That's why, from publisher's view, the second point is so important: Remind readers all the time that "it" (without going into details) is illegal so they continue buying.


Its still a legal environment where it is illegal to share or transfer ownership of books


It's not that kind of watermark. Rather, usually at the beginning, there'll be some text saying who bought the book, along with some kind of identifier. The id can also be hidden inside the file.


The books I've investigated had a text saying "This copy belongs to: %s" where %s was an email address at the beginning, and an invisible hex string at the end of every chapter. The string had a width and height of 1px, so most conventional readers didn't show it at all.


> Something does not compute here.

That's right. They are trivially copyable, but the copies are easily traceable. Compute now?


Unless you quite easily remove the watermark.


These aren't visual watermarks like what you'd get on physical paper. They just alter the digital copy so that it can be traced back to the buyer, and people are deterred from sharing it on the web. It's a very elegant solution if the 'watermark' can be made hard enough to remove, and I can see quite a few workable approaches.


> These aren't visual watermarks like what you'd get on physical paper.

Except they often are visual. "Owned by X" and such.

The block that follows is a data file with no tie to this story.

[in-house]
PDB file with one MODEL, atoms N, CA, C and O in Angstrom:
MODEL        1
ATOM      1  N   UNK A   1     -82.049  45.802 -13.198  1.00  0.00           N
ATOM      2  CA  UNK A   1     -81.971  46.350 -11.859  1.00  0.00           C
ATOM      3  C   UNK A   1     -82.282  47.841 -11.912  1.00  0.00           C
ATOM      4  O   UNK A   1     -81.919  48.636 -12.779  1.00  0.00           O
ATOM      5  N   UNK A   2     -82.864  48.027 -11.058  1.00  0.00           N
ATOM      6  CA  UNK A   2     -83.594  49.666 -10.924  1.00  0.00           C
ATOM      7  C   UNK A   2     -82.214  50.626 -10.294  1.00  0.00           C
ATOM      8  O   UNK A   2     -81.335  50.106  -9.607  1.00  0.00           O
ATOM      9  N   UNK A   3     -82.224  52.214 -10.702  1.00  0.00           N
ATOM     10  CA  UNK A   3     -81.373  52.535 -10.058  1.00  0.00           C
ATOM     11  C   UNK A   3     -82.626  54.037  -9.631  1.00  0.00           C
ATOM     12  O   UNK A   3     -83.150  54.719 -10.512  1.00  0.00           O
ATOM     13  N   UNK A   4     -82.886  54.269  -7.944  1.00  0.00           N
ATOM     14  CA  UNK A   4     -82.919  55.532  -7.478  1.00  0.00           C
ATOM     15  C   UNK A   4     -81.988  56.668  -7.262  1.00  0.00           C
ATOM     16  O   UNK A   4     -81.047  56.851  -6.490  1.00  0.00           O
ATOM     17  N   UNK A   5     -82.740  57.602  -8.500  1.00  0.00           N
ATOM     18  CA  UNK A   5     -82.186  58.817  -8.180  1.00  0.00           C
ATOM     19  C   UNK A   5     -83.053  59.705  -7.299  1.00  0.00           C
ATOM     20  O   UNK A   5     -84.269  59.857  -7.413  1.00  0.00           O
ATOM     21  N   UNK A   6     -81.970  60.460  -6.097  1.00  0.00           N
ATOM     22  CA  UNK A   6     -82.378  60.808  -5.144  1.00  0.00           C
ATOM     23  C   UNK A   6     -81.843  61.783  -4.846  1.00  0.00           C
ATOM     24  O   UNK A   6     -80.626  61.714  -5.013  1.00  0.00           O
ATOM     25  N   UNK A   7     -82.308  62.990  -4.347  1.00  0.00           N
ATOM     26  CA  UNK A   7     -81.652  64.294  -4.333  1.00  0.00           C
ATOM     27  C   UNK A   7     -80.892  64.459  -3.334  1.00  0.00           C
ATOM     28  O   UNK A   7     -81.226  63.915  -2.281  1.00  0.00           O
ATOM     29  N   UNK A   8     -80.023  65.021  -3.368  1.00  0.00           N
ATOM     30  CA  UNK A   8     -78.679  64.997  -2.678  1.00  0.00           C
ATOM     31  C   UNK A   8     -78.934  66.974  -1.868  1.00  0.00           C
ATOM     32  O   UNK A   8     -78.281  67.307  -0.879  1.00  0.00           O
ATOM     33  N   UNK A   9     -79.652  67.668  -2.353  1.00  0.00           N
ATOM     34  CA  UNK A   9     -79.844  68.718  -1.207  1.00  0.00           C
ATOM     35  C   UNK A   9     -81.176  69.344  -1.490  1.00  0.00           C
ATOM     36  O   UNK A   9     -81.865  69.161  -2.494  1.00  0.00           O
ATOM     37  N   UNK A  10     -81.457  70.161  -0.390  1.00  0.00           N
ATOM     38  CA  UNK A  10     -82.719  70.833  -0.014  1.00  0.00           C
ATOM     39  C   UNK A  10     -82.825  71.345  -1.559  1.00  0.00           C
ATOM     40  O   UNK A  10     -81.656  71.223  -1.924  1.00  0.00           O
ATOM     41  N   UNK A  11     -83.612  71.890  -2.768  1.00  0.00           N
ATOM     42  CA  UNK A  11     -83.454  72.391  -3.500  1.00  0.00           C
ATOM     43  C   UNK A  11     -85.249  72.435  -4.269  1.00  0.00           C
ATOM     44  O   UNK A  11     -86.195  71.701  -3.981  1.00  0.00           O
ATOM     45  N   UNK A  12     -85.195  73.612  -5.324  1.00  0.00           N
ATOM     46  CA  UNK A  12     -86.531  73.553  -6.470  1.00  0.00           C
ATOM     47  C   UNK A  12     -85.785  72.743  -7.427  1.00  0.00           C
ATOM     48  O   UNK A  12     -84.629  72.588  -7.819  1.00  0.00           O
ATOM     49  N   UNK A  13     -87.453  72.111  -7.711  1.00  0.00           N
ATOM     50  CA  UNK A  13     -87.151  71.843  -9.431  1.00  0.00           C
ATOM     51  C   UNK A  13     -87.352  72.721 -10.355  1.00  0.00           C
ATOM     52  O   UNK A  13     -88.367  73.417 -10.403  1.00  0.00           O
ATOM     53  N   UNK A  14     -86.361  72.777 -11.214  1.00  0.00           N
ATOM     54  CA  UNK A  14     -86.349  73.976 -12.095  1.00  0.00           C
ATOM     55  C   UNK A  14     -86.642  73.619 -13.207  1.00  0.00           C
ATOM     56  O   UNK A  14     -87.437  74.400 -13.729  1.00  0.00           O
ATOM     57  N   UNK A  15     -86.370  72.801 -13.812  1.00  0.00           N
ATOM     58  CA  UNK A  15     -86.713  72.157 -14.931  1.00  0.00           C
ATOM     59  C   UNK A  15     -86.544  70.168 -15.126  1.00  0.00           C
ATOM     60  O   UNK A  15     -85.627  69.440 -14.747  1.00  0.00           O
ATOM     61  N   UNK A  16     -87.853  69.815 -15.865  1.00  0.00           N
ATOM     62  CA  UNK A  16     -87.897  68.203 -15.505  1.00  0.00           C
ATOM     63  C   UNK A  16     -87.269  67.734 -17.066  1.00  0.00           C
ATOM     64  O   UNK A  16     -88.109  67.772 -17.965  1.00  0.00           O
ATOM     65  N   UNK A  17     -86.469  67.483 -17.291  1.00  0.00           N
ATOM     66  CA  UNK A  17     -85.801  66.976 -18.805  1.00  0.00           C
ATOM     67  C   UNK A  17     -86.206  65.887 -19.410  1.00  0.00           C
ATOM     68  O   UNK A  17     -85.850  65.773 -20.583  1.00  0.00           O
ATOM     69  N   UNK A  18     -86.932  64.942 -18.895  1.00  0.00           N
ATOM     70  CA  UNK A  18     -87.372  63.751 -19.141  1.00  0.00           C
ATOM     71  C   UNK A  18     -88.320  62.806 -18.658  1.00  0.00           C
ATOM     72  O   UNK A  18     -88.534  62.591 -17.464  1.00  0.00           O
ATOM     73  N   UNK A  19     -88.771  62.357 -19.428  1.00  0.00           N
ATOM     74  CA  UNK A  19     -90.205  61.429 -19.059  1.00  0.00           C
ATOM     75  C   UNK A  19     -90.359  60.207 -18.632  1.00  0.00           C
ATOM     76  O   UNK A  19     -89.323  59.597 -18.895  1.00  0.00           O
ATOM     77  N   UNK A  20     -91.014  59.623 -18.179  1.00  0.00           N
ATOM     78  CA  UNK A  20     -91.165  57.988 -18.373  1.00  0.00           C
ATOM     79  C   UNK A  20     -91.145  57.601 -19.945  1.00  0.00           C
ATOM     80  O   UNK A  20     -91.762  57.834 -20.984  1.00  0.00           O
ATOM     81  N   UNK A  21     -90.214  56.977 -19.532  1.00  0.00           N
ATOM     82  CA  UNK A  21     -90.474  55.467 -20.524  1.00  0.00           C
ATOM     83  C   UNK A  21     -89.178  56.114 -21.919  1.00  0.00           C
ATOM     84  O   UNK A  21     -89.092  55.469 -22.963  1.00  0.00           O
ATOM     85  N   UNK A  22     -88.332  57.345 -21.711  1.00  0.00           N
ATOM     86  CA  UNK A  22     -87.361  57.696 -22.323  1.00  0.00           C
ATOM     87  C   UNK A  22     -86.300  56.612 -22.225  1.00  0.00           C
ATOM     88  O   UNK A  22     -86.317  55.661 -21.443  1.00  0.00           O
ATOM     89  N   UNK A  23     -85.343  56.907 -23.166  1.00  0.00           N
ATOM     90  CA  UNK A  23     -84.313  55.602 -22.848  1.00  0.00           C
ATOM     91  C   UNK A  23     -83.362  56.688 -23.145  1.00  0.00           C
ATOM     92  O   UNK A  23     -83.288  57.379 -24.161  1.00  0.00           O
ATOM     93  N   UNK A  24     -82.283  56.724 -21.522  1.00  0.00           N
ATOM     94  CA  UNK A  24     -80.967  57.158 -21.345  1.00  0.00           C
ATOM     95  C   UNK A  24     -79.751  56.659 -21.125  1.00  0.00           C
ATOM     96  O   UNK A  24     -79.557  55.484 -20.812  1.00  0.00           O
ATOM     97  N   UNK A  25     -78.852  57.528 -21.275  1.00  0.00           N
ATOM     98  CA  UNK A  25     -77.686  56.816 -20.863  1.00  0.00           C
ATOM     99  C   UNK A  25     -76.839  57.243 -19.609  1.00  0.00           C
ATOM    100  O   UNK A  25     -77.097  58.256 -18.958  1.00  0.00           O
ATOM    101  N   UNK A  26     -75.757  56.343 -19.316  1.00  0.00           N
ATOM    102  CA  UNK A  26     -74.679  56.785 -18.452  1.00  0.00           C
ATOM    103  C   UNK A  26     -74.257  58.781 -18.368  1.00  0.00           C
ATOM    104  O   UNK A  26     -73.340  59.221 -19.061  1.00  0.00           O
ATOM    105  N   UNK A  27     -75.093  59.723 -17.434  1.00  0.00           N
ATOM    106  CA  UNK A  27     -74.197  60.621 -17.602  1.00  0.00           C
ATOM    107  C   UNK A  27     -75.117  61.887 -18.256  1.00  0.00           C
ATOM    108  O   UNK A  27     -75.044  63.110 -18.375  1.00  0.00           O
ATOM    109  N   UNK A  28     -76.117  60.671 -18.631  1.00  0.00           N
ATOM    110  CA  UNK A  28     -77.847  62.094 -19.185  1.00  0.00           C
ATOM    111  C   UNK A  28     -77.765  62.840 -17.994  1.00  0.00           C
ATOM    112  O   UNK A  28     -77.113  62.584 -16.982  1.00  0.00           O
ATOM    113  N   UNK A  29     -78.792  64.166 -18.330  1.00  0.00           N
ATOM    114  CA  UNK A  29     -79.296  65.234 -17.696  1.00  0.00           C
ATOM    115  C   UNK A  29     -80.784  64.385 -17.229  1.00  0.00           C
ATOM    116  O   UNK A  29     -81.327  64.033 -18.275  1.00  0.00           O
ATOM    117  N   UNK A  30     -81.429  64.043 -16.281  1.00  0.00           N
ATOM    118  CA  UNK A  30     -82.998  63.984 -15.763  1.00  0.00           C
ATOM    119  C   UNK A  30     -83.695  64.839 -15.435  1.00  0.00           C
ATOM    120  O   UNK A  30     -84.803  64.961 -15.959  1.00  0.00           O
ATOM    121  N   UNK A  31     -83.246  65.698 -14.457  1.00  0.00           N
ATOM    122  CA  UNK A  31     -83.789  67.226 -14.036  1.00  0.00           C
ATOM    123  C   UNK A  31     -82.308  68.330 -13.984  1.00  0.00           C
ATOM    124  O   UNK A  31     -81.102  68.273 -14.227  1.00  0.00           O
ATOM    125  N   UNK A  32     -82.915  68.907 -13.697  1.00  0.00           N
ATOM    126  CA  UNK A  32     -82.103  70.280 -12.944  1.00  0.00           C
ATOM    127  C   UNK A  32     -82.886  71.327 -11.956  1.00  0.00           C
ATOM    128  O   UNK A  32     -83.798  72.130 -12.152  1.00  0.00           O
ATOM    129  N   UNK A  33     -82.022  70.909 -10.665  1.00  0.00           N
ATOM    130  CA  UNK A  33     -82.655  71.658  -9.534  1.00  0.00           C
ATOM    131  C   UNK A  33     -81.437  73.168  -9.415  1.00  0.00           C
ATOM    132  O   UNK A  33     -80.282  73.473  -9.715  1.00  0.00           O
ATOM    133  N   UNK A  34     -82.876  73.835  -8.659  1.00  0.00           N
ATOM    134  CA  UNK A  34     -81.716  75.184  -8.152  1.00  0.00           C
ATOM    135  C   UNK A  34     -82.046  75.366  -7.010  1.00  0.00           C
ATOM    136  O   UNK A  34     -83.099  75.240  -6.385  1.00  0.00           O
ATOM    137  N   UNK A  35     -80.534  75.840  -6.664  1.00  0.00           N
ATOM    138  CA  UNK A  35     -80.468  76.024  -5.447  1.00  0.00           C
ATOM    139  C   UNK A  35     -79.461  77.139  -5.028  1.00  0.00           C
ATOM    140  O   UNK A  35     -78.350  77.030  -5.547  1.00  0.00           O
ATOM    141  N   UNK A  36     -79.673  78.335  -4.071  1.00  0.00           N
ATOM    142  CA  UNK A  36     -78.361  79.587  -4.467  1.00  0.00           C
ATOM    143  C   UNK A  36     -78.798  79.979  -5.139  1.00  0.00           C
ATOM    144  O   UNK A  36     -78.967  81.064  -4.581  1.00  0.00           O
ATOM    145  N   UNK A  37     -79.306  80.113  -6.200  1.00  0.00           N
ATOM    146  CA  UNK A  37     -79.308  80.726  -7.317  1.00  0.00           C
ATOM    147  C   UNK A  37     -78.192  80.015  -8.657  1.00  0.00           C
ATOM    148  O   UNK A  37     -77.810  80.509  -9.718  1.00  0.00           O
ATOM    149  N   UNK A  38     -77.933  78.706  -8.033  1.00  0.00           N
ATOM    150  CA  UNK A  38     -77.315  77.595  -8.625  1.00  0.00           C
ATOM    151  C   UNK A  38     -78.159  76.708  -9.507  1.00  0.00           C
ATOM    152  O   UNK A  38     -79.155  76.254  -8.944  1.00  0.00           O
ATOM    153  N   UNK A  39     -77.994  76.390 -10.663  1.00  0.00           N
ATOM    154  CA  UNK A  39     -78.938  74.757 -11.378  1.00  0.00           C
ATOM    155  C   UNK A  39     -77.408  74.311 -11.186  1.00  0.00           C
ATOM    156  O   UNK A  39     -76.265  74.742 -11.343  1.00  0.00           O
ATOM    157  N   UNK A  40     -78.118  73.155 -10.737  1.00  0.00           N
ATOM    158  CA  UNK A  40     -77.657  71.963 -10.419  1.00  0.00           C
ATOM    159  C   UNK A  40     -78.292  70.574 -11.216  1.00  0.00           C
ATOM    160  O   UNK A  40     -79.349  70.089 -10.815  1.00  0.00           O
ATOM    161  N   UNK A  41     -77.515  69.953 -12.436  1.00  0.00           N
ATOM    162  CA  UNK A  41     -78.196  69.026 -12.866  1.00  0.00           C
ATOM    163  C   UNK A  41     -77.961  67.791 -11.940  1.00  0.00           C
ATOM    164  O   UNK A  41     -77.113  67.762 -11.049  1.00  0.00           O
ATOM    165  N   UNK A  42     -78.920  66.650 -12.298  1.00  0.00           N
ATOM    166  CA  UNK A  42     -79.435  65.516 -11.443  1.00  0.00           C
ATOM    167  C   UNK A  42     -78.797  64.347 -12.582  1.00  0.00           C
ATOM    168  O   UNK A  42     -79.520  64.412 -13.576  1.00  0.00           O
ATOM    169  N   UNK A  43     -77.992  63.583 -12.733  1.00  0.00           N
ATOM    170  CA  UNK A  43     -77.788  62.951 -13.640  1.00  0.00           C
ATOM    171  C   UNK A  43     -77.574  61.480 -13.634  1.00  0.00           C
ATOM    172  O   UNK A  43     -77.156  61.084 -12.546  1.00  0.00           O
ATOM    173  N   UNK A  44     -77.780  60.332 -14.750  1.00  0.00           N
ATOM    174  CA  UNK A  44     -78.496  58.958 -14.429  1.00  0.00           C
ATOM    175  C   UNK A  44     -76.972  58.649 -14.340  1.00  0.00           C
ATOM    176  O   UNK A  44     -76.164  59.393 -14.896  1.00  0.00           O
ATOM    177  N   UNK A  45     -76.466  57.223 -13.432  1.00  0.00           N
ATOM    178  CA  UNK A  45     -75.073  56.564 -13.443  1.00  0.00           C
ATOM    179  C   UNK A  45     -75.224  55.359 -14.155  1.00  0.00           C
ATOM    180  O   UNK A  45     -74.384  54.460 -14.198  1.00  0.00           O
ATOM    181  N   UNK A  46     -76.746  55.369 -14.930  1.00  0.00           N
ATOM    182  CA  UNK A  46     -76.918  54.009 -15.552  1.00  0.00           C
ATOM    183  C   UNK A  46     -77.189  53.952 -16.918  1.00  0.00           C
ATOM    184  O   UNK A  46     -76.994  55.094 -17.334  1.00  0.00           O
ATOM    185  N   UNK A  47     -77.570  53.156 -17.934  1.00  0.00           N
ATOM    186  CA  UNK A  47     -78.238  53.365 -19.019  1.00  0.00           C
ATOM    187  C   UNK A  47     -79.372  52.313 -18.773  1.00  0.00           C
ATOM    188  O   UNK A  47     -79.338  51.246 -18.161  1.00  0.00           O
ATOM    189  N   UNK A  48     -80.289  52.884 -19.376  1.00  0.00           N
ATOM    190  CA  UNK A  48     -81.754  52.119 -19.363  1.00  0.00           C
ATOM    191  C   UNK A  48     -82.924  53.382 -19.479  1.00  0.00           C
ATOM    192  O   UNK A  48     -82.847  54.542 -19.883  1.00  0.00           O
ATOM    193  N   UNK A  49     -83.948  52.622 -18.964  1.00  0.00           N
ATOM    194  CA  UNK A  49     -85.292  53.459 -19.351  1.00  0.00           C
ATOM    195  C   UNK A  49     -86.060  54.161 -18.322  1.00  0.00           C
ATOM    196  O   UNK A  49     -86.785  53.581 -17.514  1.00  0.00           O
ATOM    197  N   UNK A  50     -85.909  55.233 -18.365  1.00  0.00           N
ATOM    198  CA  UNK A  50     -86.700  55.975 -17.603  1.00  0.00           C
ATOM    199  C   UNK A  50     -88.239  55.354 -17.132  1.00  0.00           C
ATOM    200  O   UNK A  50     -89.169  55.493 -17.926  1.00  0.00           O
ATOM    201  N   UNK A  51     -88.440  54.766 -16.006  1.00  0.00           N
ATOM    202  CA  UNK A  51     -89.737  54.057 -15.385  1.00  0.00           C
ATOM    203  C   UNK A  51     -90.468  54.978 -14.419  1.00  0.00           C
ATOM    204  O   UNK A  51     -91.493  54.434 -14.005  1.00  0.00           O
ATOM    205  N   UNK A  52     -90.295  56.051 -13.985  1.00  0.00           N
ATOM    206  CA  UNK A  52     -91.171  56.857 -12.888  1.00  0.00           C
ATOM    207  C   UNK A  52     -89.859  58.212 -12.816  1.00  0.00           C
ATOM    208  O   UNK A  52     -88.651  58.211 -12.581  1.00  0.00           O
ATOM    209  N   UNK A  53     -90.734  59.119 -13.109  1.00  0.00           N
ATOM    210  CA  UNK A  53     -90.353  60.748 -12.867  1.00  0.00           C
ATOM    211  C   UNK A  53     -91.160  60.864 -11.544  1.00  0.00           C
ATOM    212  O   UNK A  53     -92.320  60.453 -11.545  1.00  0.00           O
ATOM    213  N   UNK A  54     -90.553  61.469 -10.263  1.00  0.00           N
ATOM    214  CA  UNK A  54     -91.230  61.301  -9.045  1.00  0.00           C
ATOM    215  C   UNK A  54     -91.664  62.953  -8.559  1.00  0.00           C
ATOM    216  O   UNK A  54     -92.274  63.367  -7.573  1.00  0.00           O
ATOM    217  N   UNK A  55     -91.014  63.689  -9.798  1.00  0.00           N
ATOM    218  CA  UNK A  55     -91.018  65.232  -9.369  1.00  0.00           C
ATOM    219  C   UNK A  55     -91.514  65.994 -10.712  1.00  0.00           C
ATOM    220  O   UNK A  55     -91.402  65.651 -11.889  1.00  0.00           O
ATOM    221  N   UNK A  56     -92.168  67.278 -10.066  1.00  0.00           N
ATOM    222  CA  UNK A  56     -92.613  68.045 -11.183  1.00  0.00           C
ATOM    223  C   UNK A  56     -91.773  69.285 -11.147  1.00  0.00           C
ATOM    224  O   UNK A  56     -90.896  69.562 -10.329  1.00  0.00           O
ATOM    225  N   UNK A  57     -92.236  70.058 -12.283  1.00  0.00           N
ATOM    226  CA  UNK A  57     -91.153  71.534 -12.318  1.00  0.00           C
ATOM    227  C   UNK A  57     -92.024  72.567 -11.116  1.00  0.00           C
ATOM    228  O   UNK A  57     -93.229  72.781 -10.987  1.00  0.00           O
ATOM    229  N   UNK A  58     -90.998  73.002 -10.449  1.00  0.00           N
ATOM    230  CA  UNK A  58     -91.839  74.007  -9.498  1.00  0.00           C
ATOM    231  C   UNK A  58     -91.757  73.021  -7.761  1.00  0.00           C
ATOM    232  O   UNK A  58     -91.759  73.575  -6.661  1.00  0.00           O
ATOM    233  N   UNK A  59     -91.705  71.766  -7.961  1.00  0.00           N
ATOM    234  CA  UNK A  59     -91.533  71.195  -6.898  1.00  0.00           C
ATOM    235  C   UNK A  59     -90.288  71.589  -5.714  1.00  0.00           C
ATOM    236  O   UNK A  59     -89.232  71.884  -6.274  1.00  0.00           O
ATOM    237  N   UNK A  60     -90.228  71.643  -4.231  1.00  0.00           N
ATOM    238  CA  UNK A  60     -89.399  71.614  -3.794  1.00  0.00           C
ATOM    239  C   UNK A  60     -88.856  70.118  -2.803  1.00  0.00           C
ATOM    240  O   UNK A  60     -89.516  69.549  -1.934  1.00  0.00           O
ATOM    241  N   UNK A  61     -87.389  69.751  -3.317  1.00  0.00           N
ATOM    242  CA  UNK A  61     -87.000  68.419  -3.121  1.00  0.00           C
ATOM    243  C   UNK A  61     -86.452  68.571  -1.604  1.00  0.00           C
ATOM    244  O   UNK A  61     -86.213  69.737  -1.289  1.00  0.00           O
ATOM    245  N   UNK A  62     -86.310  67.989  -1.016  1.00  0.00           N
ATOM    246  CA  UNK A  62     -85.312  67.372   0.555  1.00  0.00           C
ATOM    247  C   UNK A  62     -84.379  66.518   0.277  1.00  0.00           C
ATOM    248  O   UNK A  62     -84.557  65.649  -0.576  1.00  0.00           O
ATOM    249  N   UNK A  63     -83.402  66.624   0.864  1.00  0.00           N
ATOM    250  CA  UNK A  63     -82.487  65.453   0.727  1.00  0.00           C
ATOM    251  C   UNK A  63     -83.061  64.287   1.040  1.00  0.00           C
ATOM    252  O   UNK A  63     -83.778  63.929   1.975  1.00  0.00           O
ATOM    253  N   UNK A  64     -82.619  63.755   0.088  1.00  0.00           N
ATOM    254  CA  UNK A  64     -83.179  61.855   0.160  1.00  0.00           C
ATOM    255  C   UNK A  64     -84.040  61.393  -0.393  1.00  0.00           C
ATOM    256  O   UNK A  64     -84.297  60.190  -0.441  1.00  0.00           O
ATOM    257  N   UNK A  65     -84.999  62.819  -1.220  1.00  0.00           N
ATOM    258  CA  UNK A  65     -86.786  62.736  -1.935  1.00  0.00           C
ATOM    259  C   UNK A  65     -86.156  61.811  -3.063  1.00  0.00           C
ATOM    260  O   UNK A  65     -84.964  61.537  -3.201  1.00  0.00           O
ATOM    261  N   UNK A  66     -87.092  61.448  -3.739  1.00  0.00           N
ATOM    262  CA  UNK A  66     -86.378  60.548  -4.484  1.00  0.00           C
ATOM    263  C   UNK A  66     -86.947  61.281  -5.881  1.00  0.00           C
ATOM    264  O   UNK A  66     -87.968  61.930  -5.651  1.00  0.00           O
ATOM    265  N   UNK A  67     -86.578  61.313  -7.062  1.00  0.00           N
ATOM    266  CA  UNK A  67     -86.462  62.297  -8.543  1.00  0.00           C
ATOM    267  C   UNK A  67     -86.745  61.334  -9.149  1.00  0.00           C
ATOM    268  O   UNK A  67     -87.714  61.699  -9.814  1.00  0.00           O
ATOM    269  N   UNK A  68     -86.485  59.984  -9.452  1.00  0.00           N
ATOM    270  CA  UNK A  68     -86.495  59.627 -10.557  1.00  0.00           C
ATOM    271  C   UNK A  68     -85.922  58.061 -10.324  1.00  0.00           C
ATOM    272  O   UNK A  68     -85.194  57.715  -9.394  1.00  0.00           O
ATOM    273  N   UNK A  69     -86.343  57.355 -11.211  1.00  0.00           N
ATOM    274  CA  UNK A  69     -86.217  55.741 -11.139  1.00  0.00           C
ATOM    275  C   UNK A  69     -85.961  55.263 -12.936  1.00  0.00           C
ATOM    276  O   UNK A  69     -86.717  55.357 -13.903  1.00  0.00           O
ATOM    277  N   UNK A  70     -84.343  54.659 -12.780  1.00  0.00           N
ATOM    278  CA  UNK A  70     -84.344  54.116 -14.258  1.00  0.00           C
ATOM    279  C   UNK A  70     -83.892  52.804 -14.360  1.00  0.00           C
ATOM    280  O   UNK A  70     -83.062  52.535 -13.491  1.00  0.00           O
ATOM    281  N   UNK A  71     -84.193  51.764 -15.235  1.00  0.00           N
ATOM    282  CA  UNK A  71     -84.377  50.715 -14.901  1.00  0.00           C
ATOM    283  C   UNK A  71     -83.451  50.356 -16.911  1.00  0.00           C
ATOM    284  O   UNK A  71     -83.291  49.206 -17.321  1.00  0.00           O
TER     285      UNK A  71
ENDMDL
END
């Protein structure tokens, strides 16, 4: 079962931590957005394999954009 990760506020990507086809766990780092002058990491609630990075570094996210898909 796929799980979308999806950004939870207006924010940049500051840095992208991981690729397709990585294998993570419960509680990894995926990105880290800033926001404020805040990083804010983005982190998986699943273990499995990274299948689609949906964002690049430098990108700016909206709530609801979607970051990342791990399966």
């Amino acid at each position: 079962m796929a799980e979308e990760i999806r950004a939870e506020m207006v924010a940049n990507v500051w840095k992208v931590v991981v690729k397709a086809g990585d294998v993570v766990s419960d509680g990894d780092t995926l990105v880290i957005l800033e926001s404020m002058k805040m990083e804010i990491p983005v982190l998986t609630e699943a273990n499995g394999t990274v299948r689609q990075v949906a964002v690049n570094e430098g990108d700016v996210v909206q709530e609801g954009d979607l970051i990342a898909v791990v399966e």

> Why should your ebook files be watermarked?

Because digital things can be copied for free without loss of fidelity.

> Your printed books aren't. Watermarks are ugly.

A digital watermark can be invisible.


Do you mean even books from Kindle store are without DRM?


There is no Kindle in Poland. In fact, there is no Amazon in Poland either(which is almost ironic considering that there are a couple huge Amazon warehouses in Poland - they serve customers of Amazon.de, as they are both very close to the German border - I suspect the labour costs are lower in Poland hence it makes more sense to have the warehouses there. Incidentally, going to Amazon.pl redirects you to Amazon.de instead).

However, in the absence of Amazon, domestic services have sprouted instead - there's a few very big ebook stores, an excellent Audible replacement(with huge superproductions involving famous Polish actors voicing the lines being made regularly), instead of Amazon and Ebay we have Allegro(which in my personal opinion has leapfrogged ebay by about a century worth of development, it's just a much nicer experience). Ebay tried entering the Polish market a few times with huge marketing campaigns and lots of deals, but Allegro's dominance is just so untouchable that I think they have just given up now. I suspect Amazon doesn't even try for the same reason - it's not even localized to Polish(although Polish customers can still order items from any Amazon site, they get delivered to Poland without any issues and for free if you have Prime).


Without amazon many smaller publishers would fill the market.


I believe he means polish e-bookstores. They're way more popular than Kindle store because they offer books in polish language. IIRC some of the stores started offering DRM-free books, others followed and generally it became kind of a standard in Poland.


Evolved the same way in neighboring Czechia.


What do you use for DRM-free audiobooks in Poland?


audioteka.pl. They offer mp3s. They're apparently pretty weirdly encoded sometimes, but there's no real DRM. Of course, if you want to, you can use their own mobile apps which don't let you extract the content and provide gimmicks like remembering your last position. There are also some smartphone-only deals, but you can usually get the book in mp3 for a higher price.